Global construction accounts for 38% of total global emissions, with buildings equivalent to the size of Paris being built every week. This is an enormous amount of construction, which considering the industry’s contribution to emissions, needs to be built sustainably. However, according to reports, less than 1% of these new builds are assessed to determine their carbon footprint.
As a result, the industry doesn’t know where it stands when it comes to carbon emissions. This is in part because half of all emissions are embodied in buildings, meaning they are caused by the manufacturing of materials and the construction process. Approximately 70% of embodied emissions are caused by just six materials; a major offender is cement, a key ingredient in concrete, which is responsible for an estimated 8% of all emissions.
However, the problem is, cement and concrete are essential materials in the built environment. Finding a viable alternative is still a major project, and even then, these materials need to be financially viable. So what else can be done to reduce a building’s embodied carbon? The answer could lie in carbon offsetting, which we’ll outline here.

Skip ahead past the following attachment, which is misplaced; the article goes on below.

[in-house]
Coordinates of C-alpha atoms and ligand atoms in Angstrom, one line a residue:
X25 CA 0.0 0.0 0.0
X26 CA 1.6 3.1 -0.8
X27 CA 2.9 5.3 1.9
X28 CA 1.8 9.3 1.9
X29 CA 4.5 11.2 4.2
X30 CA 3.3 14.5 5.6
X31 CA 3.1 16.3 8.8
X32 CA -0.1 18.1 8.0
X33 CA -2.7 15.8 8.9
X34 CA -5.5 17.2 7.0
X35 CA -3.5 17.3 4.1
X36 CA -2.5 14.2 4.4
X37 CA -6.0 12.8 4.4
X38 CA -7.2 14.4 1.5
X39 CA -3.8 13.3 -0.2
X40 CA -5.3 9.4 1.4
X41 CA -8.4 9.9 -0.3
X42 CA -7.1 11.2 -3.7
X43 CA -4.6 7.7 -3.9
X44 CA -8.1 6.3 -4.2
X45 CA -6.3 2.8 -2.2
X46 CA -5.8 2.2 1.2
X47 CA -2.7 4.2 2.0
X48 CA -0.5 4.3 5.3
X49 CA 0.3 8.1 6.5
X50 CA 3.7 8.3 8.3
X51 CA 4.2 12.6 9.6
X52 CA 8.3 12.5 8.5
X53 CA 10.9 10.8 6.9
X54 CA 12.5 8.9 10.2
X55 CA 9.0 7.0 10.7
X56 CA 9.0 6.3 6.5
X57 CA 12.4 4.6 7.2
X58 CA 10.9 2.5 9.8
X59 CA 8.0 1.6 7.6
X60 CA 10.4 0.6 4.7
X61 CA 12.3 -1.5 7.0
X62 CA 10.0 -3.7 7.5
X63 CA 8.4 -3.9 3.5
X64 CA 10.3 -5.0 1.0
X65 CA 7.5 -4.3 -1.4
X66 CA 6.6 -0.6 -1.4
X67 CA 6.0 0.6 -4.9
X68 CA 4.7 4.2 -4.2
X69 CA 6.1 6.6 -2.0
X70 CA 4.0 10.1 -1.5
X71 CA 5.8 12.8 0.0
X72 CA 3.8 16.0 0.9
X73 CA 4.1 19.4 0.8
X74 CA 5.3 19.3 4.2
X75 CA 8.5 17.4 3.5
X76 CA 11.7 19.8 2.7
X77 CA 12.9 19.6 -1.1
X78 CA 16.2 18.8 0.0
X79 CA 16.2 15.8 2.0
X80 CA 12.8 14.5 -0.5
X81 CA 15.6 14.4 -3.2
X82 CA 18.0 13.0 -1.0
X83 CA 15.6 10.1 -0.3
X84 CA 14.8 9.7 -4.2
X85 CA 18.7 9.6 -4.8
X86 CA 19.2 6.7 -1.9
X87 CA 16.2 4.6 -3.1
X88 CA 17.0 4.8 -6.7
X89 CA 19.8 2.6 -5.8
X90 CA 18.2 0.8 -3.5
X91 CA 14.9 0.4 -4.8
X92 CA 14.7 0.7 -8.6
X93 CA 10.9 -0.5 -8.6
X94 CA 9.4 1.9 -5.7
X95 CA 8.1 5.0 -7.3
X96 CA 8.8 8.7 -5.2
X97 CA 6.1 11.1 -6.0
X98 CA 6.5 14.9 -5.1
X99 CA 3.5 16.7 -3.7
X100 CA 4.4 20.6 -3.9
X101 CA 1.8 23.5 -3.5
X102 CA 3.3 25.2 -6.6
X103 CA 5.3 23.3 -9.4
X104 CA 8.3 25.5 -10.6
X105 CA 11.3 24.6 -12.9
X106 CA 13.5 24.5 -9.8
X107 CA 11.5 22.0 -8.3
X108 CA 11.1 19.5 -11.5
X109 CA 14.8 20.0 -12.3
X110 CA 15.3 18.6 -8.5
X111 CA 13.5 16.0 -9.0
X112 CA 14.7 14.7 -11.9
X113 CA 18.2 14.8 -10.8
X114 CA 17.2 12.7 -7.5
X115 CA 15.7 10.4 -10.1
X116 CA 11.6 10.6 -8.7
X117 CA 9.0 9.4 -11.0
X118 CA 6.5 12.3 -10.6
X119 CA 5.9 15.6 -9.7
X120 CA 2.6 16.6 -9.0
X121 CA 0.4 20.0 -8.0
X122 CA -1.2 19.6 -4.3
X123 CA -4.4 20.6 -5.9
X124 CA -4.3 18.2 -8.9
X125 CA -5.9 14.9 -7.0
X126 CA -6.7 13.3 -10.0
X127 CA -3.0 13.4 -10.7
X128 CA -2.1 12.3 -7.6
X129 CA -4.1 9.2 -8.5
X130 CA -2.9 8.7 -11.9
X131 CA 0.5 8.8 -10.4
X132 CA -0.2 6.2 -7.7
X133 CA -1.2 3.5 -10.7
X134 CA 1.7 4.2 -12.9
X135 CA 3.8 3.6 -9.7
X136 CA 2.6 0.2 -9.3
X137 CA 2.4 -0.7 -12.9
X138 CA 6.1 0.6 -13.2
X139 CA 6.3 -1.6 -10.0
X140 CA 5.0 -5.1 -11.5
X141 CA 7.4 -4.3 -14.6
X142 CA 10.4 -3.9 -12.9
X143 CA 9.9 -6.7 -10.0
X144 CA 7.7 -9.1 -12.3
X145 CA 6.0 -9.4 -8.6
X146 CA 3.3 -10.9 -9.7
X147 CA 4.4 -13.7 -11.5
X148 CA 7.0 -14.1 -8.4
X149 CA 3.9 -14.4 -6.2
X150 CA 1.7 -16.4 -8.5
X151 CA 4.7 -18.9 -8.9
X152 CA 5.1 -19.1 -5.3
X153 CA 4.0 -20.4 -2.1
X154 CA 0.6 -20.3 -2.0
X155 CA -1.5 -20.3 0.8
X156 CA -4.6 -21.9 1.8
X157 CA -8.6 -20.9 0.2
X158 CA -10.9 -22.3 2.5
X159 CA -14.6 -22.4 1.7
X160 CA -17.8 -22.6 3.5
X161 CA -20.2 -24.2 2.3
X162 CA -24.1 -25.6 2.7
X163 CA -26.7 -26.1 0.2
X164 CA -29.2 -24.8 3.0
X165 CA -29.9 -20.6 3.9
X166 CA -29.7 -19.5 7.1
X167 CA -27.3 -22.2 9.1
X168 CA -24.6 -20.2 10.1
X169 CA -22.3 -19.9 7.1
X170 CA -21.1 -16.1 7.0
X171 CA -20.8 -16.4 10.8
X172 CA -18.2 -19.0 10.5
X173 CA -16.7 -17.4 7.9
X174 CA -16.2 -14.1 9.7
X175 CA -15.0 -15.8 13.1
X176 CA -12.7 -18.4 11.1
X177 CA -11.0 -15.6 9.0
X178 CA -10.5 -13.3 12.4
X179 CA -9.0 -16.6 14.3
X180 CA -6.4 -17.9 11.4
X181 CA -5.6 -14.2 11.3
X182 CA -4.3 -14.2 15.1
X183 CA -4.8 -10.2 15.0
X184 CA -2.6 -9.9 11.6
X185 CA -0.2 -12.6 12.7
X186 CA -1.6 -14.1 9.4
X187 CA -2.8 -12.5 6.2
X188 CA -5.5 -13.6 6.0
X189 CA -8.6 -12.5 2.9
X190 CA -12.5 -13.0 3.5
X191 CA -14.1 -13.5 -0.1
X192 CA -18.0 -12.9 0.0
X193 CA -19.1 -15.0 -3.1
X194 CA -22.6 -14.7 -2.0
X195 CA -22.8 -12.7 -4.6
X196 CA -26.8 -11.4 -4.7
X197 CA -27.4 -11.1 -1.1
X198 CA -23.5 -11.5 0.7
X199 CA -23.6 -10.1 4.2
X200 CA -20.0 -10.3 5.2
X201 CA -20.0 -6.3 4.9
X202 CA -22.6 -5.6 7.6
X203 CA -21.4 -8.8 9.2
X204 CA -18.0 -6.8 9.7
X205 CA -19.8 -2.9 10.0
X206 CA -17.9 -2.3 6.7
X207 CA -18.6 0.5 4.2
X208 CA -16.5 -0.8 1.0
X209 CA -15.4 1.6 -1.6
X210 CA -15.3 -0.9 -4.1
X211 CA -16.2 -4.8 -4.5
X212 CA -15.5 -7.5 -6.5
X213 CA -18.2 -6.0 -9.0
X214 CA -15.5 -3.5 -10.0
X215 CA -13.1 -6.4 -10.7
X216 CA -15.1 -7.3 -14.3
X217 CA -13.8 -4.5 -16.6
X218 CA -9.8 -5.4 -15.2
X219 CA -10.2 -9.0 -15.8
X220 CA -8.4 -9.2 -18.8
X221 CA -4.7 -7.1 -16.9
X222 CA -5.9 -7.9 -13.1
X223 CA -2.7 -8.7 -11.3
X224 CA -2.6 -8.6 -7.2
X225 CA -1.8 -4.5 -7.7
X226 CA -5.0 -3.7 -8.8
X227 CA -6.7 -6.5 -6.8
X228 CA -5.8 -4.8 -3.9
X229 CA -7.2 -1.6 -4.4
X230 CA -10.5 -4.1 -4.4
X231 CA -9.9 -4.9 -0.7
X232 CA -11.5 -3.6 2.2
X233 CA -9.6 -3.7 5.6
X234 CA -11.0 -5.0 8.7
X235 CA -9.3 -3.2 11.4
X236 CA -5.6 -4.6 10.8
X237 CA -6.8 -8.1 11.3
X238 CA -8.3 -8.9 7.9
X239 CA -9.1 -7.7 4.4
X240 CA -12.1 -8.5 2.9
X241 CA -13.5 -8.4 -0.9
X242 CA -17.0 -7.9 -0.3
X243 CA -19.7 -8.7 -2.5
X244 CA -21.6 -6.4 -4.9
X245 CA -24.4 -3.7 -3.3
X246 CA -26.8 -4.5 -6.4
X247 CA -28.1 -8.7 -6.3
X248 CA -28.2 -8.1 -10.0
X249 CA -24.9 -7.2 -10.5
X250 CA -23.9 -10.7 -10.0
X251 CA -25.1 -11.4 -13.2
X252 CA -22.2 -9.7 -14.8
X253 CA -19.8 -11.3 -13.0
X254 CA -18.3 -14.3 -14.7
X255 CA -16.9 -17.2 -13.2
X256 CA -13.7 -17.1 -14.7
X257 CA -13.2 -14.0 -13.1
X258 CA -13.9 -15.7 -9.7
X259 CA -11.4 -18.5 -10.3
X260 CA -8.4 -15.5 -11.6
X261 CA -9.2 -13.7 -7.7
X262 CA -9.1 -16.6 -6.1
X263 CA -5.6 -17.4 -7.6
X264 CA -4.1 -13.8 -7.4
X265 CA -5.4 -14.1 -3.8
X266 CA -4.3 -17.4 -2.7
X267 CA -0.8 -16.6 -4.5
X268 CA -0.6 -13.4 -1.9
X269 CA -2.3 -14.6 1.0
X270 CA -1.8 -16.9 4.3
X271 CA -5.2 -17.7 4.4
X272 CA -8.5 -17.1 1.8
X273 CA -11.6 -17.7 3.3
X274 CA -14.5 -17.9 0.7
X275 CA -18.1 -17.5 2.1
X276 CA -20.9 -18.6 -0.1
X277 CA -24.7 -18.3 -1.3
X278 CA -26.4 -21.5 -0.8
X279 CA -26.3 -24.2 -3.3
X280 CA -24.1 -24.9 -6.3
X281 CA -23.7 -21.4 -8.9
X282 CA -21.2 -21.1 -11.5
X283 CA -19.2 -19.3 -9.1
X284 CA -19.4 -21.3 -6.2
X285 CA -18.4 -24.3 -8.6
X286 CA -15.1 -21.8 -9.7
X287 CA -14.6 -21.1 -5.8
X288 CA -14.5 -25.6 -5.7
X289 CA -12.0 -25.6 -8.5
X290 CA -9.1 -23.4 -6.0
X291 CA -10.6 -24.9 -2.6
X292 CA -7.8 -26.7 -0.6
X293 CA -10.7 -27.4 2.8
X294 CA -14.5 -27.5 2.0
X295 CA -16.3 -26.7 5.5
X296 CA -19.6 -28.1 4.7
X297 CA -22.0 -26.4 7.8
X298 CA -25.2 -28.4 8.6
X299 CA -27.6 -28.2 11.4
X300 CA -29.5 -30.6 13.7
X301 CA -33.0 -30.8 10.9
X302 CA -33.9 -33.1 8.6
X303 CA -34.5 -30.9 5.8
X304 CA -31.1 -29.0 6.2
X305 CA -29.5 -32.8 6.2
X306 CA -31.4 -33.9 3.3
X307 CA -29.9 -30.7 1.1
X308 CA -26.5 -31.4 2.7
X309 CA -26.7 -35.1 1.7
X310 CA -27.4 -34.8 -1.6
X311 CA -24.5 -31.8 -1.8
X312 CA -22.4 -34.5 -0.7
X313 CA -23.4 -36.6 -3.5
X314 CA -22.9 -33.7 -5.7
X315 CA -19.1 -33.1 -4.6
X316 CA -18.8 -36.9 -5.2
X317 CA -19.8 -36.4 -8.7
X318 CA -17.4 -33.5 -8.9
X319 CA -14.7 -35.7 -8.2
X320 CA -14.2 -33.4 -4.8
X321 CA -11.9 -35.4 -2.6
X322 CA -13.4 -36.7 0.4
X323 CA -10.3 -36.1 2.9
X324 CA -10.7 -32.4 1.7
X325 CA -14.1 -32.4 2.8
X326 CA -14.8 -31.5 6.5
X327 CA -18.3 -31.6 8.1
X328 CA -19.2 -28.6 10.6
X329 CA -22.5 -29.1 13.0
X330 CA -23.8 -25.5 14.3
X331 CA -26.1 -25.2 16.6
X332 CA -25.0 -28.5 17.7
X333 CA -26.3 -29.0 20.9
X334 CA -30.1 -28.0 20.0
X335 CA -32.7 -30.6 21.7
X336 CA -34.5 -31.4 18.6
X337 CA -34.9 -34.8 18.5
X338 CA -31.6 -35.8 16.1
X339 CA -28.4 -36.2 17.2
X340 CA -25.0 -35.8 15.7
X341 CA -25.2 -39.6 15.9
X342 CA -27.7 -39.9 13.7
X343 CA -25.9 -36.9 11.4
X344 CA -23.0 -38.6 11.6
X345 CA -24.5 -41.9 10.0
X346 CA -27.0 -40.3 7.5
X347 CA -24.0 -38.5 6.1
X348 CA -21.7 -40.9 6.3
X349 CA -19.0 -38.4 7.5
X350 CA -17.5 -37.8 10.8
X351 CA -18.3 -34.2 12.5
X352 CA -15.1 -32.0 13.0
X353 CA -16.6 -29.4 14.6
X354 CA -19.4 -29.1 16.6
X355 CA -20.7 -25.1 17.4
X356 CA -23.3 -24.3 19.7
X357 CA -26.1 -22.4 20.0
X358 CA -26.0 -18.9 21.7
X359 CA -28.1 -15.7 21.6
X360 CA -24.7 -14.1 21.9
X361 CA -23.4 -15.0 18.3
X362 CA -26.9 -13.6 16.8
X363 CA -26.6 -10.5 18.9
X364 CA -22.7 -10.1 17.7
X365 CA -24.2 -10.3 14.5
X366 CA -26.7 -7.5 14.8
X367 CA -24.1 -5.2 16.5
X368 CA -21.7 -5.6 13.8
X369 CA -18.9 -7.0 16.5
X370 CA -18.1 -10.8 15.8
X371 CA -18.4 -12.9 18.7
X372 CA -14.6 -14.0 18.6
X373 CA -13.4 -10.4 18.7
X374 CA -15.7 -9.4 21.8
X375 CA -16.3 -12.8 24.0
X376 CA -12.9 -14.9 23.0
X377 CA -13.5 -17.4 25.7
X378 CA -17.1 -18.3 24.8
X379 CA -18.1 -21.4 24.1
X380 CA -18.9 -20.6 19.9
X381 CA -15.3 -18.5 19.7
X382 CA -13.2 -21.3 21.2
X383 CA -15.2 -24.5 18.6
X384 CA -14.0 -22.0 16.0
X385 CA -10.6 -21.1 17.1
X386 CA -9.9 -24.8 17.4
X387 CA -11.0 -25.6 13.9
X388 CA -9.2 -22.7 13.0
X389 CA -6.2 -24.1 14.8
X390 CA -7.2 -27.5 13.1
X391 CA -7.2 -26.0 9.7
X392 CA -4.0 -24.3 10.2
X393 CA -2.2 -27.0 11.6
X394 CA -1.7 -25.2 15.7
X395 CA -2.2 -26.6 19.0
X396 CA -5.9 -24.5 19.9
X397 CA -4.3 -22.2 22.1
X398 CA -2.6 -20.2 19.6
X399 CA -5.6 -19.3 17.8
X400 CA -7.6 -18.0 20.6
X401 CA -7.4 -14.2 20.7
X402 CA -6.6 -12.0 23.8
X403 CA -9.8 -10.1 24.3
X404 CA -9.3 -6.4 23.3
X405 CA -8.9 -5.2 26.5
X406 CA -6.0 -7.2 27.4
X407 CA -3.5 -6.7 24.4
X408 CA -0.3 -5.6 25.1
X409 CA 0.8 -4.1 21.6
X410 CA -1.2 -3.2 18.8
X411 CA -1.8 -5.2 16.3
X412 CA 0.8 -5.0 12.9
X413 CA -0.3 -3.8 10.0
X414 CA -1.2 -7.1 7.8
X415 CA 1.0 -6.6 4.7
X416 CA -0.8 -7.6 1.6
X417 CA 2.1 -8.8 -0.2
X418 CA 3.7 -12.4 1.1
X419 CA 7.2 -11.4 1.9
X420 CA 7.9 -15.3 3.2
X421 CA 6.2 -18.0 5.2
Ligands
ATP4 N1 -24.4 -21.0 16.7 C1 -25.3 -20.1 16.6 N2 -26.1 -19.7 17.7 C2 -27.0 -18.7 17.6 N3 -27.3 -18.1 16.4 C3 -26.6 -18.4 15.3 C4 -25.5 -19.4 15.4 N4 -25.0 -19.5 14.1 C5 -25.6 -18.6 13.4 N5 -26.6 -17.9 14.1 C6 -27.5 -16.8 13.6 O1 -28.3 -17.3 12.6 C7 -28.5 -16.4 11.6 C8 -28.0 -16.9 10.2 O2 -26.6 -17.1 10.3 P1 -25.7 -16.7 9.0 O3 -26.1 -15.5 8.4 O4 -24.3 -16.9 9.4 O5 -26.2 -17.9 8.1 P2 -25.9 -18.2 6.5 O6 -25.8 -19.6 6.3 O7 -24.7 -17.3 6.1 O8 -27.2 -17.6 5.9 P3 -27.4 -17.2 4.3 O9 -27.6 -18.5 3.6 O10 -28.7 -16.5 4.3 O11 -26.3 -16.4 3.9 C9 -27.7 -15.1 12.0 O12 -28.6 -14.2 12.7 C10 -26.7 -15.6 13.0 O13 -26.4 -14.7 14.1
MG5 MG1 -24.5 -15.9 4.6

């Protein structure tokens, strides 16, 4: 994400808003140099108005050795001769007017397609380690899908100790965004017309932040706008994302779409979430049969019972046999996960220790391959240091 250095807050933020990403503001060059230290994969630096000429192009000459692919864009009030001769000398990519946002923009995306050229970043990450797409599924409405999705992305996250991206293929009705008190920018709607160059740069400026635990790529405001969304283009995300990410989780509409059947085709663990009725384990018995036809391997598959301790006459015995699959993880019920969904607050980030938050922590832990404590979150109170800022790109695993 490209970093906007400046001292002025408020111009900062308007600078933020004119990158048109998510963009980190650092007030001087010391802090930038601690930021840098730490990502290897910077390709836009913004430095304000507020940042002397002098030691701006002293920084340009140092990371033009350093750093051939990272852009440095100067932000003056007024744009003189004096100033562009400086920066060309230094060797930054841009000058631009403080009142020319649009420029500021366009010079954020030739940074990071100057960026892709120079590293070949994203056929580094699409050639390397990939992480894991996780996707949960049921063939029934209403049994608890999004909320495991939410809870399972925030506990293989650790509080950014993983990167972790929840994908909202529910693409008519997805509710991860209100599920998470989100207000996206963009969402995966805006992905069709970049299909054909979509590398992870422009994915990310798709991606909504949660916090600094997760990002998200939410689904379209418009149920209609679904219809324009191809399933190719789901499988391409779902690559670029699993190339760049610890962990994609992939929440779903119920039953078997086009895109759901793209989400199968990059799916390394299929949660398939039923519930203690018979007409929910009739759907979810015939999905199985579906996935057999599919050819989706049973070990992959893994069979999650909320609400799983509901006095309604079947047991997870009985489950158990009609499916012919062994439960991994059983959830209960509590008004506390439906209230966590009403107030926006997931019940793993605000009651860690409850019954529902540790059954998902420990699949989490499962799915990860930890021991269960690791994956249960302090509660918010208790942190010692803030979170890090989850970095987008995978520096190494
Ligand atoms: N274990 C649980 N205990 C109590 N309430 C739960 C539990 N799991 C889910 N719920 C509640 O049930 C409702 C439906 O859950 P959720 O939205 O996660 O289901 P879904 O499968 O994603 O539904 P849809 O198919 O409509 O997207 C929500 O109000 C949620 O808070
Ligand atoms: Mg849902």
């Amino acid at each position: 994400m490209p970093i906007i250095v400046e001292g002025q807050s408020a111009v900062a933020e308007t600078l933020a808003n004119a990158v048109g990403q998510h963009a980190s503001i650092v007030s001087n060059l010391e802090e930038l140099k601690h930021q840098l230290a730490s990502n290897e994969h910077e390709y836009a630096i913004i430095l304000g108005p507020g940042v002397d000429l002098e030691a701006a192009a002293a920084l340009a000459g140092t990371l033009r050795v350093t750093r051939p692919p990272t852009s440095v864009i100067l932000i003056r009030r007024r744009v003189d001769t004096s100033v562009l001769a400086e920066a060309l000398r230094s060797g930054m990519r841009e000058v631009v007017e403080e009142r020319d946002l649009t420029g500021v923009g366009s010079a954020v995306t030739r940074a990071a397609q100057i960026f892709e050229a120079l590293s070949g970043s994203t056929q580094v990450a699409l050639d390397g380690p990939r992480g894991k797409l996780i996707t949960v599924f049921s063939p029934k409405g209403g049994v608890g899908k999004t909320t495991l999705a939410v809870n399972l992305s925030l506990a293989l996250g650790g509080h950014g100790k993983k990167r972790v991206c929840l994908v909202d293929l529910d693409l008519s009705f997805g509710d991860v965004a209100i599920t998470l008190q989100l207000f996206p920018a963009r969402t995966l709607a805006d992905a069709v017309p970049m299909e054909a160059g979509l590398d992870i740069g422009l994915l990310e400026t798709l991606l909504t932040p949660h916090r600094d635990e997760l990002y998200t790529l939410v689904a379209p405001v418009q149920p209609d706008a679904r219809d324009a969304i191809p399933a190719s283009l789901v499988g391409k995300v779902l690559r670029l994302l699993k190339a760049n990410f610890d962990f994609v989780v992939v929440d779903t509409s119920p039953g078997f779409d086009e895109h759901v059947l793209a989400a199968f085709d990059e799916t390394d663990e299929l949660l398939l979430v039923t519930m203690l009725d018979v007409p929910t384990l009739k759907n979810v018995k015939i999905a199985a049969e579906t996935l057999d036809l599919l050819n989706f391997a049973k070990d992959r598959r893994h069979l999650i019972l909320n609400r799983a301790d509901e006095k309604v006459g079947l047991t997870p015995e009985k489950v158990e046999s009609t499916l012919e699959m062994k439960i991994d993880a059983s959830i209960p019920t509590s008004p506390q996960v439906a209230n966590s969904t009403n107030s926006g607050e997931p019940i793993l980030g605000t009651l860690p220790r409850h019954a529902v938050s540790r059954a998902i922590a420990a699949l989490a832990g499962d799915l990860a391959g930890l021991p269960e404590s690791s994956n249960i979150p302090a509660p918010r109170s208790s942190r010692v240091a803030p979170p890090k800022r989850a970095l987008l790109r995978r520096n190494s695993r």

What is carbon offsetting?
Carbon offsetting is a way to compensate for emissions by funding an equivalent carbon dioxide saving elsewhere. In a construction context, carbon offsetting could be used to balance out emissions by investing in emission savings in other aspects of the project, or indeed, different sectors altogether. In essence, offsetting provides a mechanism to reduce greenhouse gas emissions in an economically-efficient manner.
For example, reforestation and conservation have become very popular offsetting schemes. Savings are created based on either the carbon captured by new trees or the carbon not released through protecting old trees. These projects are based all across the world, from replanting forests right here in the UK to conserving the Amazon rainforest.
Equally, investing in renewable energy could be a way to offset carbon, whether it be in the building itself or in projects further afield. By investing in these projects, a company is boosting the amount of renewable energy on the grid, decreasing reliance on fossil fuels and bolstering the sector’s global growth for long-term benefits.
Keep striving for lower carbon buildings
Certainly, these sound like valuable projects – and they are. However, carbon offsetting must only be viewed as a short-term solution; it’s not a viable way to tackle the long-term issue of climate change. Although it may seem like the easier route, there simply isn’t enough offsetting to compensate for the emissions produced by every industry, including construction.
Therefore, to make up for the industries for which it will be virtually impossible to reach net zero without offsetting (aviation is one example) those involved in the built environment sector must pull their weight and move beyond offsetting. By deploying all the available technologies to plan, design, build and operate more sustainable buildings, we can begin to create less carbon intensive buildings – and work towards a world where emissions are addressed at source, not embodied, nor offset.